Mark Houlahan
Tech Editor, Mustang Monthly
January 1, 2013

9: Improper Repairs
Everyone thinks they're capable of making a solid repair and pocketing the savings. The truth is most enthusiasts are shade tree types at best. The important factor to know here is your limitations. We've seen people buy welders and other shop equipment to fix the rust on their vintage Mustang only to blow holes in the sheetmetal or not have enough penetration on their welds for the repair to be solid/safe. The owner then gets frustrated and takes it to a shop where they charge a fair rate, yet the owner is upset because they just wasted $800 in sheetmetal parts and have a $500 welder taking up space in their garage they'll never use again.

Whether it is inferior parts or inferior workmanship, or both, improper repairs often lead to further damage as time goes by. Fixing it right the first time, or paying someone that knows how to will honestly save money in the long run. This is probably one of the biggest issues we find when looking at potential cars to buy (or helping a club member to look at a car they're thinking of buying) next to rust in vintage Mustangs. A Mustang that looks decent at twenty feet could be hiding numerous bad repairs, causing the over-all purchase price to go up exorbitantly once these bad repairs are found and corrected by the new owner or by a competent shop.

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8: Non-Original Parts
When we're speaking of non-original parts, we're not referring to aftermarket parts, as we just discussed that in problem number nine. No, this little gem of an issue is referring to original Ford parts, just not on the right car or the right year. Let's face it, after four decades on the road a lot of vintage Mustangs have been repaired or upgraded with parts from other years and model Mustangs (or even Fords). A first time vintage Mustang buyer may not realize those disc brakes came off of a Granada, so when they order new tie-rod ends and then they don't fit the first thing that happens is an angry call to the vendor stating they sent the wrong part—but did they? Another perfect example is buying an upholstery kit for your '67 Mustang, yet it has newer seats in it that came with it when you bought it. The key here is to know your car and know what you have. Research it, look at other cars of the same year and model, ask the seller questions, and for vintage Mustangs pick up a copy of the Mustang Recognition Guide. These will all help you to become more educated on Mustangs in general and will help prevent parts issues, delays, and angry calls to your Mustang vendor when all they did was fill the order with the parts you asked for. 7-Availability of Parts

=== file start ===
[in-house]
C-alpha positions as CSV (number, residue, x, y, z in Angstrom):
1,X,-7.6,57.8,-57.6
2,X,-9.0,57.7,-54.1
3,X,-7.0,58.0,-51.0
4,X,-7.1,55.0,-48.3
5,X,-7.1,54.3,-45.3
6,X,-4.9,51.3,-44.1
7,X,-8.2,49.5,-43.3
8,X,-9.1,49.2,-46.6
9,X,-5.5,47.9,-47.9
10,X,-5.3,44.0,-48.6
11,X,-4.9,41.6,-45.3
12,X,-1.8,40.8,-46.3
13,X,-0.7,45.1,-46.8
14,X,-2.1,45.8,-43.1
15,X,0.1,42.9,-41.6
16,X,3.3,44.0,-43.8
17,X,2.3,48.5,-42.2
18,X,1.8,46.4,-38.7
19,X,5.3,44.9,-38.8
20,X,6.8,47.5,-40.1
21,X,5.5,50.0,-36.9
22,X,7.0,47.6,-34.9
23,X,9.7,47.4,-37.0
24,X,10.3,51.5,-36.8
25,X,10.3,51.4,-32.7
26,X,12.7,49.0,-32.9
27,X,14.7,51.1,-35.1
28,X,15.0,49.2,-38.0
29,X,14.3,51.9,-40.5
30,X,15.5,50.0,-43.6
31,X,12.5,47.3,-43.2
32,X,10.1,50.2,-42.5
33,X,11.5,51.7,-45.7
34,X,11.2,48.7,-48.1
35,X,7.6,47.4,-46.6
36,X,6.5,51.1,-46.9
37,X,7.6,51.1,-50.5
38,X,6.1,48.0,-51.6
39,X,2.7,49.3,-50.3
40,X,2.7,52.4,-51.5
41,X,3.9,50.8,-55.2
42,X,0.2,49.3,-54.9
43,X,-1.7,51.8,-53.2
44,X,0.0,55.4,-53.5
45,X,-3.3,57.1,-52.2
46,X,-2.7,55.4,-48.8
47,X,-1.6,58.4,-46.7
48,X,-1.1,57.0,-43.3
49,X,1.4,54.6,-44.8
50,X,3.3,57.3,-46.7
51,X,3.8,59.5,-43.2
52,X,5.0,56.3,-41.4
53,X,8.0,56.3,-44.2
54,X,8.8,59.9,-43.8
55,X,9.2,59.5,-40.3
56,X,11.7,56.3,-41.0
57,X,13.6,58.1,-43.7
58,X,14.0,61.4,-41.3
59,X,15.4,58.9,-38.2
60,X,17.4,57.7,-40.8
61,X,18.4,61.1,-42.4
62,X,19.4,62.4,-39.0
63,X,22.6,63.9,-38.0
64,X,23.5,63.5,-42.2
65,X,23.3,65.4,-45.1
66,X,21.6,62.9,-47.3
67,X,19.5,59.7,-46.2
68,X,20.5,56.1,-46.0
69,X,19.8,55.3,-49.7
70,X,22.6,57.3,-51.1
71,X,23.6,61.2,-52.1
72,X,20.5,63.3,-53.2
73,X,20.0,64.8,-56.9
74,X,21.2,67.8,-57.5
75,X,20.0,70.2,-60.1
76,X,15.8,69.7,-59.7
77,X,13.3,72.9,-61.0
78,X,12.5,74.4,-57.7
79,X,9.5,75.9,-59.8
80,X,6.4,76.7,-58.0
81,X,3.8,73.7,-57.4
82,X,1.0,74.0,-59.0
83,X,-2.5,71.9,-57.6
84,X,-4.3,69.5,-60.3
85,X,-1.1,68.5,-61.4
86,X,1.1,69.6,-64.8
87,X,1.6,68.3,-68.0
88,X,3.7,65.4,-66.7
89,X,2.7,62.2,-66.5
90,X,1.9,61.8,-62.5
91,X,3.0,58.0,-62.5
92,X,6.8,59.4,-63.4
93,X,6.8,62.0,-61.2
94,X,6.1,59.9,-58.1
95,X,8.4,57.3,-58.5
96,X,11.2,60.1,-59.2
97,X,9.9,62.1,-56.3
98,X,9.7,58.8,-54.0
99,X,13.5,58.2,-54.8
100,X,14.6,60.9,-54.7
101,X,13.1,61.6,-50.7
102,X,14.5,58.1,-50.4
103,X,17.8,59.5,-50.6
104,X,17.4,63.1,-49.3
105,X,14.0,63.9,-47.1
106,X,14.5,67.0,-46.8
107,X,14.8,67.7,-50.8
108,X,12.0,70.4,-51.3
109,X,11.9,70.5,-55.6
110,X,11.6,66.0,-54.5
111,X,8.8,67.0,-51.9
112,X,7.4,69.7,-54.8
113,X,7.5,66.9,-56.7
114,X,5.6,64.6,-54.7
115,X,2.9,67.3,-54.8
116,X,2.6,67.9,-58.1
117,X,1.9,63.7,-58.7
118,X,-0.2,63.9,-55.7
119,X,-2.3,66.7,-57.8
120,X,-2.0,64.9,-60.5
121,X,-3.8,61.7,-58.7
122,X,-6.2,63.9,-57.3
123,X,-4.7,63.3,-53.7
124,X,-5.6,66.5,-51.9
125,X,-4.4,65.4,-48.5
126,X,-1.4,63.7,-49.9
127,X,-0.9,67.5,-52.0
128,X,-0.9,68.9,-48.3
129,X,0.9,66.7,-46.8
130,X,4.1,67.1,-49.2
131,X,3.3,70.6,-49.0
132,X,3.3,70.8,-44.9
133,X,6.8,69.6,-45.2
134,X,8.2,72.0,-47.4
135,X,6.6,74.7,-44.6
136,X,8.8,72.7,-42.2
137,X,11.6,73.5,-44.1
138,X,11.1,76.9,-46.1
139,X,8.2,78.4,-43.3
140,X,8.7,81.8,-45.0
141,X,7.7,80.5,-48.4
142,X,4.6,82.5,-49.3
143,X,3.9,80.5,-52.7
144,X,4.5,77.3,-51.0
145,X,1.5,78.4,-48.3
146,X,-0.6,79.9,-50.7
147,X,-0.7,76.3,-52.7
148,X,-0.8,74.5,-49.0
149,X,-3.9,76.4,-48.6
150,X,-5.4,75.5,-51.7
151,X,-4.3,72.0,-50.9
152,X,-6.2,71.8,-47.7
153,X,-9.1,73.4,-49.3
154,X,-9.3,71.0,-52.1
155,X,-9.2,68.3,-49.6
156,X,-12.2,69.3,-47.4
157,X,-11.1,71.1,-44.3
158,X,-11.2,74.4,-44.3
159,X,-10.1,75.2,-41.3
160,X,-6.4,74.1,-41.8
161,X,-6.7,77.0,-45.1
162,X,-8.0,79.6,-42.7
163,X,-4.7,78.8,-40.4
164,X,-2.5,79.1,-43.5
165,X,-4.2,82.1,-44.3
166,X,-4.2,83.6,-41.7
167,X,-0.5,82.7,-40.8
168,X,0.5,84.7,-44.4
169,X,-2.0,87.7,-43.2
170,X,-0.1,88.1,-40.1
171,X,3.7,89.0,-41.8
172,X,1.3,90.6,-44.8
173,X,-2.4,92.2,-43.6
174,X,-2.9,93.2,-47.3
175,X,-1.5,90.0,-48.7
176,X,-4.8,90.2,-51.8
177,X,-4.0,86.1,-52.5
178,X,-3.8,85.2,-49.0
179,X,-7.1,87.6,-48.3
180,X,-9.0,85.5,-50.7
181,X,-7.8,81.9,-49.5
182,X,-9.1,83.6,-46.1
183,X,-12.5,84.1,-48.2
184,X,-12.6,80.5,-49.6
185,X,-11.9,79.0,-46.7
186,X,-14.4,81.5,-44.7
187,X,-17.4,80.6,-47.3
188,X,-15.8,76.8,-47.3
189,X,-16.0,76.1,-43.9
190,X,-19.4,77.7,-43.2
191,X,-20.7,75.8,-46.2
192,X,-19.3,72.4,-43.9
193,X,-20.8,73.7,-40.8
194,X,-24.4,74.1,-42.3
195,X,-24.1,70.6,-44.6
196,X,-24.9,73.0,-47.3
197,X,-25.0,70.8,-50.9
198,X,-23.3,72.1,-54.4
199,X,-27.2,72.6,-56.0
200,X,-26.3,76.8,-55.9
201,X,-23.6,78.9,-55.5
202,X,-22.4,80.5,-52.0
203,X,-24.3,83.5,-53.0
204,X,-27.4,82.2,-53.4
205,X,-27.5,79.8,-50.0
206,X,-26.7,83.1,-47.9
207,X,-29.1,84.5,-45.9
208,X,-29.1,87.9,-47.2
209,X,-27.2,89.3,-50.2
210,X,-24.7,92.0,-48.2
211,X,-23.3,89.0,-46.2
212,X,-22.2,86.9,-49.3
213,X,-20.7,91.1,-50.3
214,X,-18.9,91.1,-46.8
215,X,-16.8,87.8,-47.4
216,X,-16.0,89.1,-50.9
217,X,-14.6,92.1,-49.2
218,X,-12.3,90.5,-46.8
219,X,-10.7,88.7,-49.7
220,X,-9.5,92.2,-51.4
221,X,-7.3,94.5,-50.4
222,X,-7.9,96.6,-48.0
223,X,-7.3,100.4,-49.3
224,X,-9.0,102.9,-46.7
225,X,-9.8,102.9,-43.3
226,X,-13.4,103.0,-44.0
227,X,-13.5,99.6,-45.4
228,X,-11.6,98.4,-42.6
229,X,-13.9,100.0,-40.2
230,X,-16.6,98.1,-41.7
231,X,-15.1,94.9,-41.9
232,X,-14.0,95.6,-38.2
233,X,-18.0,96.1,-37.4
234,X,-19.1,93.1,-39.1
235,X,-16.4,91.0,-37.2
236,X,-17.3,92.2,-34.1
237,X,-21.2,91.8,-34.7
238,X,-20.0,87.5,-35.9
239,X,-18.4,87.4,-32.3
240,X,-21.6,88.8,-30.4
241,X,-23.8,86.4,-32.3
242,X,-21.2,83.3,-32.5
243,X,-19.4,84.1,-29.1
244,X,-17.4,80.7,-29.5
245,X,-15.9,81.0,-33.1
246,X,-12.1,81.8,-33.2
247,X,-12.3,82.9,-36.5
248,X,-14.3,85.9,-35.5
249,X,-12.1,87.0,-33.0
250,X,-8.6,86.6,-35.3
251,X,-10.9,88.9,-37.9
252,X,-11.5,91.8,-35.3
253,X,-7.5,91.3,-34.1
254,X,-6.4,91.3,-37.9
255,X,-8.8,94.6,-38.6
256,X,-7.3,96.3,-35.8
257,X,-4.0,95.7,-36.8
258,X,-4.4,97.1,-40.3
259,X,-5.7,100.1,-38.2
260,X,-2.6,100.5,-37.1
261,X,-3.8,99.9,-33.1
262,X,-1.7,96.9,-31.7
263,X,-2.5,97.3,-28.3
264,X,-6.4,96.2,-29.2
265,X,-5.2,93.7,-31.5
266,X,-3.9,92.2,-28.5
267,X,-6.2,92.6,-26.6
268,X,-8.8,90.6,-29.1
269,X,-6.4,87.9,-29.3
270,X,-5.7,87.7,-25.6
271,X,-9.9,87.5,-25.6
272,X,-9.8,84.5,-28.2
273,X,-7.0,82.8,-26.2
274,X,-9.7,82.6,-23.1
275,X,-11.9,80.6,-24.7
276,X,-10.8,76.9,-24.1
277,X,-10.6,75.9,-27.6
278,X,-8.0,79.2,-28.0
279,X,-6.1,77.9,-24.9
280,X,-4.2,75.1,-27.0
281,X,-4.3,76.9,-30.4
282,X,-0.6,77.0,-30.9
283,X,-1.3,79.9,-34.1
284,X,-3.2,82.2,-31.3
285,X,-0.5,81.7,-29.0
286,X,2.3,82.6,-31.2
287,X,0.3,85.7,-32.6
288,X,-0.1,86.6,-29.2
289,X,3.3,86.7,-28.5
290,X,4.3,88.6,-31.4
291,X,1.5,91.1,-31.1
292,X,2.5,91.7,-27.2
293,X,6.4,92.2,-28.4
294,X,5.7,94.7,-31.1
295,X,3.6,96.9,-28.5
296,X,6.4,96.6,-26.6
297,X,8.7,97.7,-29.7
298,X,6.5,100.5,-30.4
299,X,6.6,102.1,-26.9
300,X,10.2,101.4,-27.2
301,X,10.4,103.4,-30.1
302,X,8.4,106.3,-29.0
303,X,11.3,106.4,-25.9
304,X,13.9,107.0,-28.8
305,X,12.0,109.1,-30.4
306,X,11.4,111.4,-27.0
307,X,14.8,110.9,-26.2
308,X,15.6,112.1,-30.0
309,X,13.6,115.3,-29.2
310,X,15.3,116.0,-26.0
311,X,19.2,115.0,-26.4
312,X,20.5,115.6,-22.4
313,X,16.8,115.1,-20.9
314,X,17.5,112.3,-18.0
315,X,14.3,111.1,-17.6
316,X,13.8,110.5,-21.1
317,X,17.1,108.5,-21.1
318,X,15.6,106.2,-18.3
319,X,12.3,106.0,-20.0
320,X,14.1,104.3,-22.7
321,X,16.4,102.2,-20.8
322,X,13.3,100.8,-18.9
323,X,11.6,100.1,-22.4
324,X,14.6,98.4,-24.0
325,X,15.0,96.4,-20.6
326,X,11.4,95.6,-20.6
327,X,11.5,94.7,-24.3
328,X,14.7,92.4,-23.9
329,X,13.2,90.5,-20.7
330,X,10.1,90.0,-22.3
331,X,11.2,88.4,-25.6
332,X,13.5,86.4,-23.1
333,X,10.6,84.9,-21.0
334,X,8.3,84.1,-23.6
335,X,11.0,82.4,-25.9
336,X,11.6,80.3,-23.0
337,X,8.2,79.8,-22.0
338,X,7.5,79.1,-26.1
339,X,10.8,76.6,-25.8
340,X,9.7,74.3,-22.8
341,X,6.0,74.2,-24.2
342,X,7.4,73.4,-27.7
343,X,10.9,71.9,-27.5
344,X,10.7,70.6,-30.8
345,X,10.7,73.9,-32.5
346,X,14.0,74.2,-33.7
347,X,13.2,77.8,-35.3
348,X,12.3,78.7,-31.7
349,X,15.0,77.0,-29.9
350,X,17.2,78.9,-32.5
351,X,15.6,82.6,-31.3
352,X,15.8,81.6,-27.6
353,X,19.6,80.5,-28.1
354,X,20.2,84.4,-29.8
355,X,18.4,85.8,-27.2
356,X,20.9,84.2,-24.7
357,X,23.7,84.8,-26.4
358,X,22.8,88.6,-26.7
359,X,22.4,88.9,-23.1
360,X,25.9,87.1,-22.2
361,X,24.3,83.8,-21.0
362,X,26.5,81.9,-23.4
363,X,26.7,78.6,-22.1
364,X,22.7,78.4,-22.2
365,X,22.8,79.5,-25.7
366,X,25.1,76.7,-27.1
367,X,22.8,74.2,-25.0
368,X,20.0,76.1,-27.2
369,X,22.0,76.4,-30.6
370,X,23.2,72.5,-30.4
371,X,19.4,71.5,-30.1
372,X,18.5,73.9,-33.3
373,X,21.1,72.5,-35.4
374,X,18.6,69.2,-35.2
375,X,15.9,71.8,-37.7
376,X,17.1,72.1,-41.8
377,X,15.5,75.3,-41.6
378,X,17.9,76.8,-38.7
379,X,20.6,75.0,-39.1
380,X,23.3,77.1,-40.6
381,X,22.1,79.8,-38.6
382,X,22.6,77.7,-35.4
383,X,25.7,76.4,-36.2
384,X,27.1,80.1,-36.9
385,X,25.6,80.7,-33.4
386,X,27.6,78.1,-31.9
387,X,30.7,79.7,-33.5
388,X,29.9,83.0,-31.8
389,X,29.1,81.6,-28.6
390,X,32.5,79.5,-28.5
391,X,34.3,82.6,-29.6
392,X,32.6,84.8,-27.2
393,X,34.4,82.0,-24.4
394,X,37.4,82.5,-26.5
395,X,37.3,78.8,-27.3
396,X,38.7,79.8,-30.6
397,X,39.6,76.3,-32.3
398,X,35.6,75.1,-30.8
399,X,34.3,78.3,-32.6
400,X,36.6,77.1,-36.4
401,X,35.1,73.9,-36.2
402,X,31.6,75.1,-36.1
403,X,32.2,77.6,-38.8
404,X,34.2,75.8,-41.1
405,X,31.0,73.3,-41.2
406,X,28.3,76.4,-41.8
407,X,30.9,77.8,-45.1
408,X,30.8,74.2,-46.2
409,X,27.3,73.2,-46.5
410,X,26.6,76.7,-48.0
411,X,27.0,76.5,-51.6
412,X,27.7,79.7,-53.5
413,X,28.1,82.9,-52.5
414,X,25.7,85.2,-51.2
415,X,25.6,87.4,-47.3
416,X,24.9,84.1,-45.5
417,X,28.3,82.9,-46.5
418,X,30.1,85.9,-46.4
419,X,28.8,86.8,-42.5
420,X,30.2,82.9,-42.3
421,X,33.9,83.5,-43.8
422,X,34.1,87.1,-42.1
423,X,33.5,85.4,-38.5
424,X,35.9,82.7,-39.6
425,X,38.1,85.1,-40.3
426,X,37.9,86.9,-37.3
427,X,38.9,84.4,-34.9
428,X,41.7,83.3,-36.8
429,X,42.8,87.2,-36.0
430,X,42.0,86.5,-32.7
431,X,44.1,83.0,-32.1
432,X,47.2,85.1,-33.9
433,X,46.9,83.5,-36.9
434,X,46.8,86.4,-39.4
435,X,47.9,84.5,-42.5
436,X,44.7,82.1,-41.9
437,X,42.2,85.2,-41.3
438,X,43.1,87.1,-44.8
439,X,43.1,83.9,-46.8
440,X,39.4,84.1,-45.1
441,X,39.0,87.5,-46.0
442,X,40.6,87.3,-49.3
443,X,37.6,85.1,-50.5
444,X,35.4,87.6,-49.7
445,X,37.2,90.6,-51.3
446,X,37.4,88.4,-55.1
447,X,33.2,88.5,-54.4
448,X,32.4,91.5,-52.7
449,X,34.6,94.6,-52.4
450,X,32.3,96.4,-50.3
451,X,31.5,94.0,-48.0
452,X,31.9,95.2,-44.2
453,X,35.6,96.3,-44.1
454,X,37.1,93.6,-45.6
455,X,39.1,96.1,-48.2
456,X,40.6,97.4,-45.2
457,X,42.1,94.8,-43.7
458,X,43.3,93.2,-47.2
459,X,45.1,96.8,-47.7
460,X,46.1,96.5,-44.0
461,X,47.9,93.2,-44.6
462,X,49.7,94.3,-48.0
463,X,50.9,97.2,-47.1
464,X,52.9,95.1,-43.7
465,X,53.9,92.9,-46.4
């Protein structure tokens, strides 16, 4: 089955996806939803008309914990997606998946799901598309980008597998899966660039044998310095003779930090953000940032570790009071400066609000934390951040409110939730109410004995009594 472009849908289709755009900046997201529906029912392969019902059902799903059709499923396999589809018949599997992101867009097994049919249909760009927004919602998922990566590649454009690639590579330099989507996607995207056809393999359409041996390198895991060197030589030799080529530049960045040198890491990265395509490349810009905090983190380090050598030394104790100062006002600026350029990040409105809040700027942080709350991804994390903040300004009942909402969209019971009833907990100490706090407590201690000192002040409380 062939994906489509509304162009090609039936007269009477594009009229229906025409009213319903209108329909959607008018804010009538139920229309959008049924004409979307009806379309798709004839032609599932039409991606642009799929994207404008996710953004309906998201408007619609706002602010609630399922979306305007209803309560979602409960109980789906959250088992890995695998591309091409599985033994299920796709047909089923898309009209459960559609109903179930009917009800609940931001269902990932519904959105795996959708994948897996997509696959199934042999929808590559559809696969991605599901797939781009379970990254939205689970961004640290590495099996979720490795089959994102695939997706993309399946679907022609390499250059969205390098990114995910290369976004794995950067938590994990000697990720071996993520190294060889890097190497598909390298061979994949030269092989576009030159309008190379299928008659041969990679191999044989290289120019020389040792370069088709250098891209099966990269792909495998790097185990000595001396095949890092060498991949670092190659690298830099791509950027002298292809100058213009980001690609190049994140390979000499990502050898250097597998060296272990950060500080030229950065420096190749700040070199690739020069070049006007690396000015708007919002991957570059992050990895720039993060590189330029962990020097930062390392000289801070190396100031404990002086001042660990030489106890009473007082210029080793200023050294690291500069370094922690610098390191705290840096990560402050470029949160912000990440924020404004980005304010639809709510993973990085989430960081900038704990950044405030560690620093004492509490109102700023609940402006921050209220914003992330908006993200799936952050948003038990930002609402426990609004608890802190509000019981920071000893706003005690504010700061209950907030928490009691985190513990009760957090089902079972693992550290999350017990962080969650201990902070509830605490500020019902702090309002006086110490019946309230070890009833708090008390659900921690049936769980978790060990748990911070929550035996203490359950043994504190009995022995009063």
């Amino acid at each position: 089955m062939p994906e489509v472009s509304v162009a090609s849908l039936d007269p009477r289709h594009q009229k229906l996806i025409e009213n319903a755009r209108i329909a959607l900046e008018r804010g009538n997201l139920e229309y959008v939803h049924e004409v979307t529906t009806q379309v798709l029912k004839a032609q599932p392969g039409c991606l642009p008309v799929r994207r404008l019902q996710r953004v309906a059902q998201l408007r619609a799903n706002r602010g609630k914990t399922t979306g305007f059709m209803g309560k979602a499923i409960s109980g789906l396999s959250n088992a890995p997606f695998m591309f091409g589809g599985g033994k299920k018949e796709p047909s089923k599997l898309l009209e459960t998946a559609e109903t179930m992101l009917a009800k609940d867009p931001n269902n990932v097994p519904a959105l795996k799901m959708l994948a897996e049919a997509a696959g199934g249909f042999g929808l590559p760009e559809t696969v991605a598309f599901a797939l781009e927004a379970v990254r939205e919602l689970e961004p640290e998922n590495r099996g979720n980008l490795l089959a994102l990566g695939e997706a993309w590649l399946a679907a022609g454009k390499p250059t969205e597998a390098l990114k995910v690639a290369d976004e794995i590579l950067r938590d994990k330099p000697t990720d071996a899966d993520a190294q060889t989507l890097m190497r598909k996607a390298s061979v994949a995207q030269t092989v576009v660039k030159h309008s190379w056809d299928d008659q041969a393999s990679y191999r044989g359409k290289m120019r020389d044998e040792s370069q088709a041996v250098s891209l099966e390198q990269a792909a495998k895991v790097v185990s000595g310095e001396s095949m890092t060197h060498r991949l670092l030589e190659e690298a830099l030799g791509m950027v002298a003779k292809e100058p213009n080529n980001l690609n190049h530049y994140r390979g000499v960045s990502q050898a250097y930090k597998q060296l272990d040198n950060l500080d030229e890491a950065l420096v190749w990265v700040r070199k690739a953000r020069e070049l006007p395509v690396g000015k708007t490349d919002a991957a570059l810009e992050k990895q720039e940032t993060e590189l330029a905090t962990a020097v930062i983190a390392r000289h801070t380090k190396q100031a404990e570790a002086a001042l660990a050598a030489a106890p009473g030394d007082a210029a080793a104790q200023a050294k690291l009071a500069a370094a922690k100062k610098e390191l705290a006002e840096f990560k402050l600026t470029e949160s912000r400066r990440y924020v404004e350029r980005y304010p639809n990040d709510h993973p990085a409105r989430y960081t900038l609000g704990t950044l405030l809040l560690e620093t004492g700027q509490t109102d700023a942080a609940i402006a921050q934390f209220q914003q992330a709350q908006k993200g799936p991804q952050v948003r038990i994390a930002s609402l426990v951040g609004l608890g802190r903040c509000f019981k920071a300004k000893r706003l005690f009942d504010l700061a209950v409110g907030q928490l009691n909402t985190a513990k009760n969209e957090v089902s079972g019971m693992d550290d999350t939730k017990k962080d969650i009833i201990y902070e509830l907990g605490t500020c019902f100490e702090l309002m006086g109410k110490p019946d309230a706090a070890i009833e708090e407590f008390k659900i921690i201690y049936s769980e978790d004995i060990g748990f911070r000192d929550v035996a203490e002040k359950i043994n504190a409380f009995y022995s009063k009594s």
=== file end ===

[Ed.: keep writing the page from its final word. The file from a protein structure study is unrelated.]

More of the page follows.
We've often said that you can build a whole '65-'68 Mustang from a Mustang parts catalog, and that has never been more true with the inclusion of reproduction body shells that are now on the market. However, as you move into the '71-'73 Mustang market, or the '74-'78 Mustang II market the availability of replacement parts drops considerably. We're not talking only restoration parts to restore these cars, but even basic service parts from your corner auto parts store are often hard to come by. We'd be remiss in mentioning the early Fox as well. The '79-'86 Mustangs had different interiors and drivetrain parts than the more utilized '87-'93 models. While companies such as National Parts Depot are working hard on early Fox restoration parts, some of these items may never be reproduced due to tooling costs and low sales volume. Parts like urethane bumpers for Mustang IIs, 13- and 14-inch tires for stock Mustang wheels, and more. Even some later Fox parts are obsolete from Ford and not reproduced (anyone have a working door chime module they want to throw my way for my '90?).